(Citation) "Pictou Charcoal Iron Co., Bridgeville, N.S. The
returns of output have not yet been filed, but a very notable
point in connection with the operations of this company is that
it is just on the point of installing a steel converting plant,
and will use the largest portion of the output in that way,
finishing it into the highest quality of agricultural implement
steel for the home market. This is a striking illustration of the
effect of the Dominion Act of 1694, which provided for the
payment of a bounty of 12 per ton on ail steel billets
manufactured in Canada from Canadian pig iron".

George E. Drummond, «The Canadian Pig Iron Industry», Canadian Mining Review (1896) : 12.

9 No d'identification : 24221 Fonds : Sidérurgie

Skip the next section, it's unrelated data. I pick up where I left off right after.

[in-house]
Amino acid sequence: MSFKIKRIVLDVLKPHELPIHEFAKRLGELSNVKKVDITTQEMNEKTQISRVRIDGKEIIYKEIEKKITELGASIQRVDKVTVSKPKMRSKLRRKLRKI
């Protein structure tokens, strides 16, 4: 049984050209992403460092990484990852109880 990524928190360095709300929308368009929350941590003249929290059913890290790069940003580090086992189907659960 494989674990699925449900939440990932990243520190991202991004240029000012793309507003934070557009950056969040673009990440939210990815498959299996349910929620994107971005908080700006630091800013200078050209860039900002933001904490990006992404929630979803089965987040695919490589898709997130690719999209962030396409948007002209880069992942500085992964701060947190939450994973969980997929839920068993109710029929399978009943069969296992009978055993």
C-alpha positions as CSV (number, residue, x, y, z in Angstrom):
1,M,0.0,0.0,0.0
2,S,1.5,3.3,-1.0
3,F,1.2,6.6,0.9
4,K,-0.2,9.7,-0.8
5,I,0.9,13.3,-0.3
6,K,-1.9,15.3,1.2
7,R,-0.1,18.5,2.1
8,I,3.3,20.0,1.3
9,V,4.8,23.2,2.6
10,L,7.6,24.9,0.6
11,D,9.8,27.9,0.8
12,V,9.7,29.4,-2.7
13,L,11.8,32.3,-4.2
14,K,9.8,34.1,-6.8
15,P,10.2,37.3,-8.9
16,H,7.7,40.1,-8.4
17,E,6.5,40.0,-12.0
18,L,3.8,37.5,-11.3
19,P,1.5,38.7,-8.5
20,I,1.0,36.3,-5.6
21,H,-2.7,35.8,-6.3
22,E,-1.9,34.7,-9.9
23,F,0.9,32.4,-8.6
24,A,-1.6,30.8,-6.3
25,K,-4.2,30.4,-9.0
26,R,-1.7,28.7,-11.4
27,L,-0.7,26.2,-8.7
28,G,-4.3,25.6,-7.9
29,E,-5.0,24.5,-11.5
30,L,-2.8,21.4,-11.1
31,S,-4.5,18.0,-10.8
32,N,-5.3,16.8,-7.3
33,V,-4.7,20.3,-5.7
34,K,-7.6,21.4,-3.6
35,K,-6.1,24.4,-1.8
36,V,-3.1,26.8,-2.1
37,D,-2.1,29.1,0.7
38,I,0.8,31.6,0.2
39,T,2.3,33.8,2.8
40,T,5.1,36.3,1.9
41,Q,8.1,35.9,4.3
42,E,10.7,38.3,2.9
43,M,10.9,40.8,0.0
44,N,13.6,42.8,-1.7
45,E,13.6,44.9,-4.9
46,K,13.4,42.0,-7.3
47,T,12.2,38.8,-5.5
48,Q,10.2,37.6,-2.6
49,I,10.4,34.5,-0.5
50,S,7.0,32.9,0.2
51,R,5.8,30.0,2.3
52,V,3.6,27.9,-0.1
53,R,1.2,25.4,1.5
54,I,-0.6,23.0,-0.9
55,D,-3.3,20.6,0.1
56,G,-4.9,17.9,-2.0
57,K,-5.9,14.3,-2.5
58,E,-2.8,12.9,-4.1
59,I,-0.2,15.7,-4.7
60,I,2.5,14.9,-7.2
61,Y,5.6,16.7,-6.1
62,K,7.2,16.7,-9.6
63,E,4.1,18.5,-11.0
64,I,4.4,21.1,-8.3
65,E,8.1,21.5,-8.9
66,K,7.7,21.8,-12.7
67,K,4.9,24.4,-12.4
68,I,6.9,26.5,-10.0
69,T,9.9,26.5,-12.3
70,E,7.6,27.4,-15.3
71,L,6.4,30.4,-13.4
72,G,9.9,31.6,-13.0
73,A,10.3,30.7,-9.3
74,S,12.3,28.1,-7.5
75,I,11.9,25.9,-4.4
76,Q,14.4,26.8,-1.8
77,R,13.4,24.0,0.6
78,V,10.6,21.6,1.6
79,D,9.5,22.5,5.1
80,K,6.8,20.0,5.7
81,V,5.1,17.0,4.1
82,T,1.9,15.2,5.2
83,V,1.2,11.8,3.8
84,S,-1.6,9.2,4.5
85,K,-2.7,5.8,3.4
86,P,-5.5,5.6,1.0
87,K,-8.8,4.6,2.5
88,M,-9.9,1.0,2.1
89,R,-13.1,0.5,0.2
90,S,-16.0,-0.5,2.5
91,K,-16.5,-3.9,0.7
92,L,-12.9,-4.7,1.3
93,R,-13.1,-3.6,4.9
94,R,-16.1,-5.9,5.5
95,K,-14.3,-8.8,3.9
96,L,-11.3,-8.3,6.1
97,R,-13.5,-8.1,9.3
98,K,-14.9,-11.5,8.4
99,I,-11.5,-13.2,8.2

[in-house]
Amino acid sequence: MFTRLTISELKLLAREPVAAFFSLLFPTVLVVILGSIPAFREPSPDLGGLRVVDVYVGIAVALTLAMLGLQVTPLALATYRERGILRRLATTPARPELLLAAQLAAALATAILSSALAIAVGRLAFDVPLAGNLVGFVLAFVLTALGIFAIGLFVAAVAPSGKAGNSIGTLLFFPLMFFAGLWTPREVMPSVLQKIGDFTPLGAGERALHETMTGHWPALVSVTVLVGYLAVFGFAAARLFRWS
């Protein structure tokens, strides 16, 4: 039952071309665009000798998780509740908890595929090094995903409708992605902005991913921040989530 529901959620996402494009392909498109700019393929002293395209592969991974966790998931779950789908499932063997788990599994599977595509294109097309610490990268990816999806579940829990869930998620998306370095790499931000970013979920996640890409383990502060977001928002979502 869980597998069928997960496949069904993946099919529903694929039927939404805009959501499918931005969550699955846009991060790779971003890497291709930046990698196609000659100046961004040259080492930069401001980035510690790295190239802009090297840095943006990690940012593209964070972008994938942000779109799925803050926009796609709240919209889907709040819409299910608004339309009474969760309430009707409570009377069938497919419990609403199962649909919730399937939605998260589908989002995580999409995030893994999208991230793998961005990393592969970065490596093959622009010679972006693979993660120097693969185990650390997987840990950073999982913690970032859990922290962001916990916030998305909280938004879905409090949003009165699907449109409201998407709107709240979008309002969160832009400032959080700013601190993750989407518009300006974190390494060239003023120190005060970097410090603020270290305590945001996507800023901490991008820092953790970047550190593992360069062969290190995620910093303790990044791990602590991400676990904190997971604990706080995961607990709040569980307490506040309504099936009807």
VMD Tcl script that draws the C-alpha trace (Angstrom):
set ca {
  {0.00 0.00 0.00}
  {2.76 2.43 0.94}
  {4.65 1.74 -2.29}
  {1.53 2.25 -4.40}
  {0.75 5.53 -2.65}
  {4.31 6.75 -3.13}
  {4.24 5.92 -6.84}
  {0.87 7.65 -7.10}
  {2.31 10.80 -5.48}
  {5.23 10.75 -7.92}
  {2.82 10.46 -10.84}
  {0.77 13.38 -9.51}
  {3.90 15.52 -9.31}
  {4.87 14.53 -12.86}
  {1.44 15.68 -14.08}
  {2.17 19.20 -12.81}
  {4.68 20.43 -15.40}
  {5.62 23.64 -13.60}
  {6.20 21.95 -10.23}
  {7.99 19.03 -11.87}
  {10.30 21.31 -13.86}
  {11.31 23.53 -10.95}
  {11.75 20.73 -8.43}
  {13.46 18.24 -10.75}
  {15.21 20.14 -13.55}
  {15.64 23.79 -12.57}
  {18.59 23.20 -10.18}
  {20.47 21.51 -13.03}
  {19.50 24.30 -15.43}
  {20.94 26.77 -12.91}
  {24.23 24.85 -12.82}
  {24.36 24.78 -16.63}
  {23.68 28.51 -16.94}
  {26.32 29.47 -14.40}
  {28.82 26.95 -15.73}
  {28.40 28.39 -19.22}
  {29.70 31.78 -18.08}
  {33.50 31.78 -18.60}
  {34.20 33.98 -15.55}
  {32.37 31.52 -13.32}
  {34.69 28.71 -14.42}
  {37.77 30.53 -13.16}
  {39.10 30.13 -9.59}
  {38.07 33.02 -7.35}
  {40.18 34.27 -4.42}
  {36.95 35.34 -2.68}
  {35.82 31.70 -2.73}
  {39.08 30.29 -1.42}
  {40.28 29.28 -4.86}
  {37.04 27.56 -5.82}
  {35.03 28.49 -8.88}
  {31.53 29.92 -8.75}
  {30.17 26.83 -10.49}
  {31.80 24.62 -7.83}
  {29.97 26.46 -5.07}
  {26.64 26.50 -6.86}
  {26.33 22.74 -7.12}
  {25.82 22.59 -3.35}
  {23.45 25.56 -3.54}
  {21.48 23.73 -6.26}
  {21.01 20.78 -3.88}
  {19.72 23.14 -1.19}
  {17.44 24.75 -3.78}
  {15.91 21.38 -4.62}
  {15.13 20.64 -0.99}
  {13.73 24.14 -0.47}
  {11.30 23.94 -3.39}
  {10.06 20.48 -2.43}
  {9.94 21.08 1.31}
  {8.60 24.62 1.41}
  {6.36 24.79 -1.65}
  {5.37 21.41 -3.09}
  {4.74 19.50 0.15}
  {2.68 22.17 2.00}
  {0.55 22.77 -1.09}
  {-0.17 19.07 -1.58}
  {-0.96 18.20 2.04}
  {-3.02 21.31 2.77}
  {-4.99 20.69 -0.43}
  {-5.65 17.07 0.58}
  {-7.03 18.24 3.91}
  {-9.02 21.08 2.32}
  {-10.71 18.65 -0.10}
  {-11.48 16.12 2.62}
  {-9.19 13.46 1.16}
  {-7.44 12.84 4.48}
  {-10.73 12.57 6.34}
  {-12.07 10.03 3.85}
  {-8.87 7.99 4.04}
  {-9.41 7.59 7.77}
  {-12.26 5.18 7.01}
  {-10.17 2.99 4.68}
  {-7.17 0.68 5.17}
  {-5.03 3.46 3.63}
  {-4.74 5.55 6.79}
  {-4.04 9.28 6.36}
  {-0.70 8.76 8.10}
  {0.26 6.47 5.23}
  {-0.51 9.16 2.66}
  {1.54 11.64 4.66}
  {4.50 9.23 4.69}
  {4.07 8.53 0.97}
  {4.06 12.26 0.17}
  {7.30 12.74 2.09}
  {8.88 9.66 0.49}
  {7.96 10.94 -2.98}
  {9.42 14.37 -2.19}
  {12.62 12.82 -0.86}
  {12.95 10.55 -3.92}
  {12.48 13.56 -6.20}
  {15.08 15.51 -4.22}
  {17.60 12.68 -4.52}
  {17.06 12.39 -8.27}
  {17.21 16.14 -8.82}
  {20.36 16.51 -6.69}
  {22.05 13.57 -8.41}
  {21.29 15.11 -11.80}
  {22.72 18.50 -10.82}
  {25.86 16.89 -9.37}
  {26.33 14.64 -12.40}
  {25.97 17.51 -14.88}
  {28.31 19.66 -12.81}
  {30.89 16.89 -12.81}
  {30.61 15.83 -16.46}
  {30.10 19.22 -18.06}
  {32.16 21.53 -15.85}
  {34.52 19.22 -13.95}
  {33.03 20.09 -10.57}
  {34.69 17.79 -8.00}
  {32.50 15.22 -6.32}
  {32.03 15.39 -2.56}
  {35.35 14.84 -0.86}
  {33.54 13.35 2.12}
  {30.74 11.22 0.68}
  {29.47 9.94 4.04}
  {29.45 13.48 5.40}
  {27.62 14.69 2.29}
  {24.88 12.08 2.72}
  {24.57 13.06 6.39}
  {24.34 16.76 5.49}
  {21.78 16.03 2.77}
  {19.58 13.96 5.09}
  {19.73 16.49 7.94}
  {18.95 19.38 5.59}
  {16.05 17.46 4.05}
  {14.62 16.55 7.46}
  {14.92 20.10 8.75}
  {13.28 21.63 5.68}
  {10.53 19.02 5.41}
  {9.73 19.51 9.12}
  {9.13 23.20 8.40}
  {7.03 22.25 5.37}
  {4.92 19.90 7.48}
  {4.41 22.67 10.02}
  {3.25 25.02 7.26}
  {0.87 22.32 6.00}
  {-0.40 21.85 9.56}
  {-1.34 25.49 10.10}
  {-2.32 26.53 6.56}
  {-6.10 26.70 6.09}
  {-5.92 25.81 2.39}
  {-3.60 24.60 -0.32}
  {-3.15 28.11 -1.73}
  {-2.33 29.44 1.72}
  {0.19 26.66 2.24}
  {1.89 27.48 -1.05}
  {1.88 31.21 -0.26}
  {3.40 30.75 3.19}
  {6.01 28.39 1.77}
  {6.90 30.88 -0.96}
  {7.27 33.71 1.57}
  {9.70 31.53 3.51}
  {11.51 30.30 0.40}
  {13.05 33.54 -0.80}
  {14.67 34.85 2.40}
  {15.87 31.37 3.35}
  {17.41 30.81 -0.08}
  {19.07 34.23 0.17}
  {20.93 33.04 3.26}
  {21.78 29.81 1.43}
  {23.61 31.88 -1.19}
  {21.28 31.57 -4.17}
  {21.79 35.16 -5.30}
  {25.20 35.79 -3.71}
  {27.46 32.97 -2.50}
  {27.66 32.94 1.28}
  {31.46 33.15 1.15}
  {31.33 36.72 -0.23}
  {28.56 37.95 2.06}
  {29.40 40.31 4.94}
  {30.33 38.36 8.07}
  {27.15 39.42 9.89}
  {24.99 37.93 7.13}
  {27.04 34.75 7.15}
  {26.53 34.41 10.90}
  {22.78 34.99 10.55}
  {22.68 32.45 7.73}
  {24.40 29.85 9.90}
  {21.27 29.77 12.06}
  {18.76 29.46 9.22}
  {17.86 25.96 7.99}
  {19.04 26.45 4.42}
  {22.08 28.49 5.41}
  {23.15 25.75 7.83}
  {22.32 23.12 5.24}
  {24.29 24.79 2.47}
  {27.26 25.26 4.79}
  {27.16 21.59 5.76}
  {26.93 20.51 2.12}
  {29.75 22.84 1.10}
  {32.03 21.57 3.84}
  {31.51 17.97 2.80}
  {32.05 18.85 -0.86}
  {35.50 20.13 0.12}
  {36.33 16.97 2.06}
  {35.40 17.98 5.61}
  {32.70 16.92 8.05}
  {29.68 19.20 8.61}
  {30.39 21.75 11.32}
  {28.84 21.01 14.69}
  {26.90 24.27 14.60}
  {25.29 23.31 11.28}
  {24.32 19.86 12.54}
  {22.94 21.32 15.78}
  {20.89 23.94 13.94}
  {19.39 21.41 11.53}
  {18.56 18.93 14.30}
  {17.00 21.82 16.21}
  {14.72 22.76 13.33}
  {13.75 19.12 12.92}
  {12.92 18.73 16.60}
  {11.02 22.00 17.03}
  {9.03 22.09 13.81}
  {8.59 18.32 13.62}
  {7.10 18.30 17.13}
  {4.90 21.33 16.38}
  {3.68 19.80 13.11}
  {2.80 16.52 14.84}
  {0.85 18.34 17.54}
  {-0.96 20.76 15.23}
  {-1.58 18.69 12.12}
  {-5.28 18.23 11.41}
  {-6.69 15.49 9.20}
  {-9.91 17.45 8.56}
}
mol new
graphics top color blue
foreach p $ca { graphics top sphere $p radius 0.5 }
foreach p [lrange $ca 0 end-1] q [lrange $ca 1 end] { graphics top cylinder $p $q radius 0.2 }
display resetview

Information documentaire
(Citation) "The Hamilton Iron and Steel Co. The new furnace with
a capacity of 100 tons per day goes into blast immediately. At
the start a large proportion of this company's ore will be the
product of American mines, but they look to the Act of the
legislature of Ontario, Session 1894, (which provided for the
payment of SI.00 per ton on the pig metal product of iron ore,
raised or smelted in the Province of Ontario) to bring about an
almost immediate development of the mines of the Province. In the
meantime the Hamilton Iron and Steel Co. will naturally have to
waive claim to the Dominion bounty of $2.00 per ton, so that it is
entirely in their interest to push forward the exploration and
development of Ontario mines and thus give the real benefit of
the industry to Canadian labor. Under present circumstances,
Ontario not possessing coal mines, and the question of the
economical transportation and handling of Lower Province coal,